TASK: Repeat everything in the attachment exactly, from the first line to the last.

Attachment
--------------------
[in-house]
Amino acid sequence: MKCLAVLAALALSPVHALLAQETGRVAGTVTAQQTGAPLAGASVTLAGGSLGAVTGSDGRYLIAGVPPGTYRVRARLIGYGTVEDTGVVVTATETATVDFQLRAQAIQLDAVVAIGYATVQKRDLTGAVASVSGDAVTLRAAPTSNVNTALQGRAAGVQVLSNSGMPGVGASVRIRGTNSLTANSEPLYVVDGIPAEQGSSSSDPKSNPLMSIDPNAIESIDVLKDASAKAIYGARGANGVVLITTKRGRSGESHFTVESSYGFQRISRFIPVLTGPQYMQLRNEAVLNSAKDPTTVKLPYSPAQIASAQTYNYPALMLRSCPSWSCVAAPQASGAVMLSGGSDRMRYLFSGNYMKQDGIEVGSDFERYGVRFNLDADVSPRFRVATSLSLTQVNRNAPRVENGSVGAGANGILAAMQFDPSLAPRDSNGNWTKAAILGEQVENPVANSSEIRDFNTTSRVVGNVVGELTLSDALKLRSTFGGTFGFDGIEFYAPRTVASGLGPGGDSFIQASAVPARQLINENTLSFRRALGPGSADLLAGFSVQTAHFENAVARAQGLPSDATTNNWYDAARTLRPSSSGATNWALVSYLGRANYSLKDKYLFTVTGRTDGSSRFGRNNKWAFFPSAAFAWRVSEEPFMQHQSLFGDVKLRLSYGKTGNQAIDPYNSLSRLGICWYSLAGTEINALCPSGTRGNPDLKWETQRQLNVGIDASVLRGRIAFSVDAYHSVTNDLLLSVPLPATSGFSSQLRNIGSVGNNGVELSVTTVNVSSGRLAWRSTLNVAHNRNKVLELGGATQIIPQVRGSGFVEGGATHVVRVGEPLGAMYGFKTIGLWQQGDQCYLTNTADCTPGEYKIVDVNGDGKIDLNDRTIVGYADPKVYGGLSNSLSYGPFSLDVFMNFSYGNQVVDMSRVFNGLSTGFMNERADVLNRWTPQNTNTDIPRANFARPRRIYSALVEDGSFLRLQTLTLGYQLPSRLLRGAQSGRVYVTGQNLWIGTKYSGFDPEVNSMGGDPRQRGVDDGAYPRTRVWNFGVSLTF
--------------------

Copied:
[in-house]
Amino acid sequence: MKCLAVLAALALSPVHALLAQETGRVAGTVTAQQTGAPLAGASVTLAGGSLGAVTGSDGRYLIAGVPPGTYRVRARLIGYGTVEDTGVVVTATETATVDFQLRAQAIQLDAVVAIGYATVQKRDLTGAVASVSGDAVTLRAAPTSNVNTALQGRAAGVQVLSNSGMPGVGASVRIRGTNSLTANSEPLYVVDGIPAEQGSSSSDPKSNPLMSIDPNAIESIDVLKDASAKAIYGARGANGVVLITTKRGRSGESHFTVESSYGFQRISRFIPVLTGPQYMQLRNEAVLNSAKDPTTVKLPYSPAQIASAQTYNYPALMLRSCPSWSCVAAPQASGAVMLSGGSDRMRYLFSGNYMKQDGIEVGSDFERYGVRFNLDADVSPRFRVATSLSLTQVNRNAPRVENGSVGAGANGILAAMQFDPSLAPRDSNGNWTKAAILGEQVENPVANSSEIRDFNTTSRVVGNVVGELTLSDALKLRSTFGGTFGFDGIEFYAPRTVASGLGPGGDSFIQASAVPARQLINENTLSFRRALGPGSADLLAGFSVQTAHFENAVARAQGLPSDATTNNWYDAARTLRPSSSGATNWALVSYLGRANYSLKDKYLFTVTGRTDGSSRFGRNNKWAFFPSAAFAWRVSEEPFMQHQSLFGDVKLRLSYGKTGNQAIDPYNSLSRLGICWYSLAGTEINALCPSGTRGNPDLKWETQRQLNVGIDASVLRGRIAFSVDAYHSVTNDLLLSVPLPATSGFSSQLRNIGSVGNNGVELSVTTVNVSSGRLAWRSTLNVAHNRNKVLELGGATQIIPQVRGSGFVEGGATHVVRVGEPLGAMYGFKTIGLWQQGDQCYLTNTADCTPGEYKIVDVNGDGKIDLNDRTIVGYADPKVYGGLSNSLSYGPFSLDVFMNFSYGNQVVDMSRVFNGLSTGFMNERADVLNRWTPQNTNTDIPRANFARPRRIYSALVEDGSFLRLQTLTLGYQLPSRLLRGAQSGRVYVTGQNLWIGTKYSGFDPEVNSMGGDPRQRGVDDGAYPRTRVWNFGVSLTF